By Dr. Richard Rupp and Bridget Hawkins
Vaccine Smarts usually runs every other Tuesday on the editorial page. This week’s column mentions an ongoing case.
Dear Vaccine Smarts:
There was an outbreak of whooping cough at my daughter’s high school.
We received a letter saying she needs a course of antibiotics. She is up to date with all of her vaccines, including whooping cough. Why does she need antibiotics?
A concerned parent
Dear concerned parent,
We are well aware of the whooping cough case at your daughter’s school. So far, there has been only one student in Galveston identified with the disease.
That fact is actually a testament to the power of vaccination. The majority of the students at the school are vaccinated. If they hadn’t been, we guarantee there would be many more cases.
Whooping cough, also known as pertussis, is a nasty disease. Babies are at highest risk. They can develop pneumonia, seizures and may even die.
Affected children and adults may have a cough that lasts for weeks, which is why the Chinese call it the “100-day cough.”
The cough frequently disrupts sleep, leads to missed work and school and may even result in broken ribs. Antibiotics don’t help with the cough once it develops.
Unfortunately, vaccines do not protect 100 percent of those vaccinated. The Galveston student with pertussis had actually been vaccinated.
Yet outbreaks across the United States have become more frequent. In 2012, 48,277 cases were reported to the national Centers for Disease Control and Prevention. Many of the cases were in people who had received the pertussis vaccine.
Scientists are trying to identify the reasons for the rise in pertussis. Some have theorized it may be due to changes in the strains, but there really isn’t a lot of evidence to support this view.
There is better evidence, however, that the rise may be due to the vaccine itself. The new “acellular” vaccine is less effective than the old “whole cell” vaccine. The new vaccine only contains a few components from the pertussis bacteria.
The older vaccine was made from the entire dead bacterial cell that includes several hundred different bacterial chemicals.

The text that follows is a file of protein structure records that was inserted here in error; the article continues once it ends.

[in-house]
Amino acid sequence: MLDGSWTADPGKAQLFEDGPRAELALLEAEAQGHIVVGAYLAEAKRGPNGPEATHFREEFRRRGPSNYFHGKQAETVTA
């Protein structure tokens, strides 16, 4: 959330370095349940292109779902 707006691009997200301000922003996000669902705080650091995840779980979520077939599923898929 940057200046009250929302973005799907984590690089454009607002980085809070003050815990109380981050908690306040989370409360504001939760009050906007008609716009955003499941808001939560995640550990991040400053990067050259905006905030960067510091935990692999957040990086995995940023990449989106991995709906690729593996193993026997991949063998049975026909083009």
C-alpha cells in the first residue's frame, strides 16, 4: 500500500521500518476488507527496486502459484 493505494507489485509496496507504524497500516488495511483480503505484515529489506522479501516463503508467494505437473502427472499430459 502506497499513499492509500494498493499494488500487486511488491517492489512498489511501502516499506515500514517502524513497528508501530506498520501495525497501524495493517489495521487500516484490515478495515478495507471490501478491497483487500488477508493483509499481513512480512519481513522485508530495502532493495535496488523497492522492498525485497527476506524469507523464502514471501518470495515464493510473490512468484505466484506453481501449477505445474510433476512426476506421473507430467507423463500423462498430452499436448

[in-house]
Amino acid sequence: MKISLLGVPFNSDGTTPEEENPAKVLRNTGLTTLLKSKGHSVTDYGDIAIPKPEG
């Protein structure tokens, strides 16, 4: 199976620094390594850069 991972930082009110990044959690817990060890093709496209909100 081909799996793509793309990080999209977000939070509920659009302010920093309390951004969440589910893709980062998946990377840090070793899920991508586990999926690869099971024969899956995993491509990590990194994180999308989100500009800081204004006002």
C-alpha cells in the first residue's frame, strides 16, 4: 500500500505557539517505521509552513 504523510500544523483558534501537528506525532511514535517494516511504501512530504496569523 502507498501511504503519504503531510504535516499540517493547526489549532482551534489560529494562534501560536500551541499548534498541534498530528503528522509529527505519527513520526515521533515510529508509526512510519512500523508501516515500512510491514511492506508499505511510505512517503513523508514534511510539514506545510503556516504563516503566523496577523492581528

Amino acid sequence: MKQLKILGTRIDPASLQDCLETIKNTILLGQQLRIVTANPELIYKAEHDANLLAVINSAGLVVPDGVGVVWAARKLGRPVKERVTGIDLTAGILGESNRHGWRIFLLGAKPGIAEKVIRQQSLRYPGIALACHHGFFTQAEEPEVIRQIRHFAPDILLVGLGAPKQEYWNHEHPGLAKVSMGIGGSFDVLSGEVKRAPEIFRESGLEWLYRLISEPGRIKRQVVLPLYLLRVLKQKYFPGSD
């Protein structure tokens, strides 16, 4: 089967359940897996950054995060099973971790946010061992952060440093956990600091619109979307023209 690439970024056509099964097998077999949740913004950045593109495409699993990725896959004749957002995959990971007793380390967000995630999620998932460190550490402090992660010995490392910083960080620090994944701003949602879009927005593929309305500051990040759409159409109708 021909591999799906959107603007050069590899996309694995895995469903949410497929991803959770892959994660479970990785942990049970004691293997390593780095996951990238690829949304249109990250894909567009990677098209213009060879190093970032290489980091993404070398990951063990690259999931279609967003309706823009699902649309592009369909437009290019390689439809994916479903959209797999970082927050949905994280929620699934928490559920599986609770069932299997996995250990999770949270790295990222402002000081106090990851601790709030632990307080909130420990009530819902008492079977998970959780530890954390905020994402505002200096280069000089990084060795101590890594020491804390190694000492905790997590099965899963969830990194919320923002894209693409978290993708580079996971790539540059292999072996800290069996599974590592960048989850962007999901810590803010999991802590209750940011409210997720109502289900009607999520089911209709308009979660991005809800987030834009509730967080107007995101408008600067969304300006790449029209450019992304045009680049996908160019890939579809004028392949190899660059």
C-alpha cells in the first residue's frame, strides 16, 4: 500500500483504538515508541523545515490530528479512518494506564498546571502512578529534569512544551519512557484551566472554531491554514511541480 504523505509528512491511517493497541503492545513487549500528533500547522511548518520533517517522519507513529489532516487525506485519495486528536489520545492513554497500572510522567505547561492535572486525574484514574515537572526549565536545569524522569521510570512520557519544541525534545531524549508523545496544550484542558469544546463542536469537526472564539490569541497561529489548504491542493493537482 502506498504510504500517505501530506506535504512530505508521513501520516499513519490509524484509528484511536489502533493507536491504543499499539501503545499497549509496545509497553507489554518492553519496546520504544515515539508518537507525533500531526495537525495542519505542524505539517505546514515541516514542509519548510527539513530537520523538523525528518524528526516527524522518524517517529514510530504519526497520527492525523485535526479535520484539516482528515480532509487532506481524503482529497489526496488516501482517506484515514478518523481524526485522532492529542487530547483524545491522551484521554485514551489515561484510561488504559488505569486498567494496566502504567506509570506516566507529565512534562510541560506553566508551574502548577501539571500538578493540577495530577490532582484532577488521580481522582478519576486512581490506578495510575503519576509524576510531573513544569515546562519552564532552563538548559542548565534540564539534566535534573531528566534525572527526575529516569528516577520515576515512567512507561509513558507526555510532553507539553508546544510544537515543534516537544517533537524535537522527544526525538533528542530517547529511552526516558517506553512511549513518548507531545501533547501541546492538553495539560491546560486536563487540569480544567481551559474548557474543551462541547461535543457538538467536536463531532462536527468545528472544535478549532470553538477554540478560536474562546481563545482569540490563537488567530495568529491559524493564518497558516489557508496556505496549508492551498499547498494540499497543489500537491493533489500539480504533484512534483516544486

However, the whole cell vaccine caused irritability, fatigue and fevers in many infants, so it was replaced with the acellular vaccine, which rarely causes issues.
It makes sense that the whole cell vaccine would be more effective because exposure to all of those bacterial components could lead to a stronger, more complete immune response.
What has become increasingly clear from research is that refusing to vaccinate puts entire communities at risk.
We do want to point out the problems associated with this incident at your daughter’s school.
The school’s administration was tasked with communicating information about the case to parents. Staff and students in close contact with the infected student needed to obtain a prescription for antibiotics from a health care provider. We acknowledge that this one case has resulted in a lot of work and expense for many people.
But keep in mind that we’re talking about the health of the children in our community. There is nothing more important.
Our hearts go out to the student who is suffering from whooping cough and wish him or her a speedy recovery.
Dr. Richard Rupp is a pediatrician and member of UTMB’s Sealy Center for Vaccine Development. Bridget Hawkins, Ph.D., is the assistant director of the Sealy Center for Vaccine Development. This column is supported by a UTMB President’s Cabinet Award to provide information about vaccines. Visit www.utmb.edu/scvd/vaccinesmarts for information.